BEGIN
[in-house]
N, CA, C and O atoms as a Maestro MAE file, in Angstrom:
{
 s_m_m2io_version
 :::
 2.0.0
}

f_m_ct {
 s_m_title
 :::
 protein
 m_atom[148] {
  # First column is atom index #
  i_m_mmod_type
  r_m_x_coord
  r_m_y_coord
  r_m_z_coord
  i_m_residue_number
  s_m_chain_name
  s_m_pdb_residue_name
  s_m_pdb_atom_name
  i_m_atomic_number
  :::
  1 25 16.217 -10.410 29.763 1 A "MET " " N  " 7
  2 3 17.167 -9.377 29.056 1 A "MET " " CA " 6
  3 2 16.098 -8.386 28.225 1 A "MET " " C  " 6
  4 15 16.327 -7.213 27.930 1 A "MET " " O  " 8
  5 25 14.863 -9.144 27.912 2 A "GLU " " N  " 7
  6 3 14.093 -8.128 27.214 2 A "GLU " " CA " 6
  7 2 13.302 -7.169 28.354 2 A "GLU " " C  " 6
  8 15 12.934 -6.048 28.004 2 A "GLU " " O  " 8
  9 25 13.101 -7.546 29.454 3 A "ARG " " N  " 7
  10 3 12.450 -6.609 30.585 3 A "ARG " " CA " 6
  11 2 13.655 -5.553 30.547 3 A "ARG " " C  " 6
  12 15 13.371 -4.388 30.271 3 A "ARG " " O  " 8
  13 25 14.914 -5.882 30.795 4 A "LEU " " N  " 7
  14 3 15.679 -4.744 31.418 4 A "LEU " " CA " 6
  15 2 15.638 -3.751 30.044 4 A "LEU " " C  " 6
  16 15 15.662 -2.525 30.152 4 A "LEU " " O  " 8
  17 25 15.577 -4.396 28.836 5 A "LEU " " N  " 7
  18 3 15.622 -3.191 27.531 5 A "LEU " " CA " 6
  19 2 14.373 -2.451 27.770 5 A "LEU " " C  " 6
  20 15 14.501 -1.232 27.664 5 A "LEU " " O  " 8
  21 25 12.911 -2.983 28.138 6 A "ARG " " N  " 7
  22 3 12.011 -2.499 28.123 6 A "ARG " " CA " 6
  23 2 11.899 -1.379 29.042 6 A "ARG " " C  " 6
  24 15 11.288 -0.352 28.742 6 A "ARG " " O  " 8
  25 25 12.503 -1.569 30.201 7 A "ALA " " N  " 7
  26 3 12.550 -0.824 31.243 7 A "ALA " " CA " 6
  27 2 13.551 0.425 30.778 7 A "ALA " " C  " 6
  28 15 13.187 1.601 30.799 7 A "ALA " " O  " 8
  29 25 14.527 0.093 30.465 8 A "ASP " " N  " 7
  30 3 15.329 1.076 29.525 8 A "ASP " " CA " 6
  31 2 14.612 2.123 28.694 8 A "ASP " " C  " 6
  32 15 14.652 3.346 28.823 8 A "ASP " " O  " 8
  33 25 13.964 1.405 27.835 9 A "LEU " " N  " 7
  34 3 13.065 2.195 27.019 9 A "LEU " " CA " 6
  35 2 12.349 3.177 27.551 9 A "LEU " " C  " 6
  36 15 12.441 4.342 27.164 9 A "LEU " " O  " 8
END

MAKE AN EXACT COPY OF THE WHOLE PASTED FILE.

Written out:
[in-house]
N, CA, C and O atoms as a Maestro MAE file, in Angstrom:
{
 s_m_m2io_version
 :::
 2.0.0
}

f_m_ct {
 s_m_title
 :::
 protein
 m_atom[148] {
  # First column is atom index #
  i_m_mmod_type
  r_m_x_coord
  r_m_y_coord
  r_m_z_coord
  i_m_residue_number
  s_m_chain_name
  s_m_pdb_residue_name
  s_m_pdb_atom_name
  i_m_atomic_number
  :::
  1 25 16.217 -10.410 29.763 1 A "MET " " N  " 7
  2 3 17.167 -9.377 29.056 1 A "MET " " CA " 6
  3 2 16.098 -8.386 28.225 1 A "MET " " C  " 6
  4 15 16.327 -7.213 27.930 1 A "MET " " O  " 8
  5 25 14.863 -9.144 27.912 2 A "GLU " " N  " 7
  6 3 14.093 -8.128 27.214 2 A "GLU " " CA " 6
  7 2 13.302 -7.169 28.354 2 A "GLU " " C  " 6
  8 15 12.934 -6.048 28.004 2 A "GLU " " O  " 8
  9 25 13.101 -7.546 29.454 3 A "ARG " " N  " 7
  10 3 12.450 -6.609 30.585 3 A "ARG " " CA " 6
  11 2 13.655 -5.553 30.547 3 A "ARG " " C  " 6
  12 15 13.371 -4.388 30.271 3 A "ARG " " O  " 8
  13 25 14.914 -5.882 30.795 4 A "LEU " " N  " 7
  14 3 15.679 -4.744 31.418 4 A "LEU " " CA " 6
  15 2 15.638 -3.751 30.044 4 A "LEU " " C  " 6
  16 15 15.662 -2.525 30.152 4 A "LEU " " O  " 8
  17 25 15.577 -4.396 28.836 5 A "LEU " " N  " 7
  18 3 15.622 -3.191 27.531 5 A "LEU " " CA " 6
  19 2 14.373 -2.451 27.770 5 A "LEU " " C  " 6
  20 15 14.501 -1.232 27.664 5 A "LEU " " O  " 8
  21 25 12.911 -2.983 28.138 6 A "ARG " " N  " 7
  22 3 12.011 -2.499 28.123 6 A "ARG " " CA " 6
  23 2 11.899 -1.379 29.042 6 A "ARG " " C  " 6
  24 15 11.288 -0.352 28.742 6 A "ARG " " O  " 8
  25 25 12.503 -1.569 30.201 7 A "ALA " " N  " 7
  26 3 12.550 -0.824 31.243 7 A "ALA " " CA " 6
  27 2 13.551 0.425 30.778 7 A "ALA " " C  " 6
  28 15 13.187 1.601 30.799 7 A "ALA " " O  " 8
  29 25 14.527 0.093 30.465 8 A "ASP " " N  " 7
  30 3 15.329 1.076 29.525 8 A "ASP " " CA " 6
  31 2 14.612 2.123 28.694 8 A "ASP " " C  " 6
  32 15 14.652 3.346 28.823 8 A "ASP " " O  " 8
  33 25 13.964 1.405 27.835 9 A "LEU " " N  " 7
  34 3 13.065 2.195 27.019 9 A "LEU " " CA " 6
  35 2 12.349 3.177 27.551 9 A "LEU " " C  " 6
  36 15 12.441 4.342 27.164 9 A "LEU " " O  " 8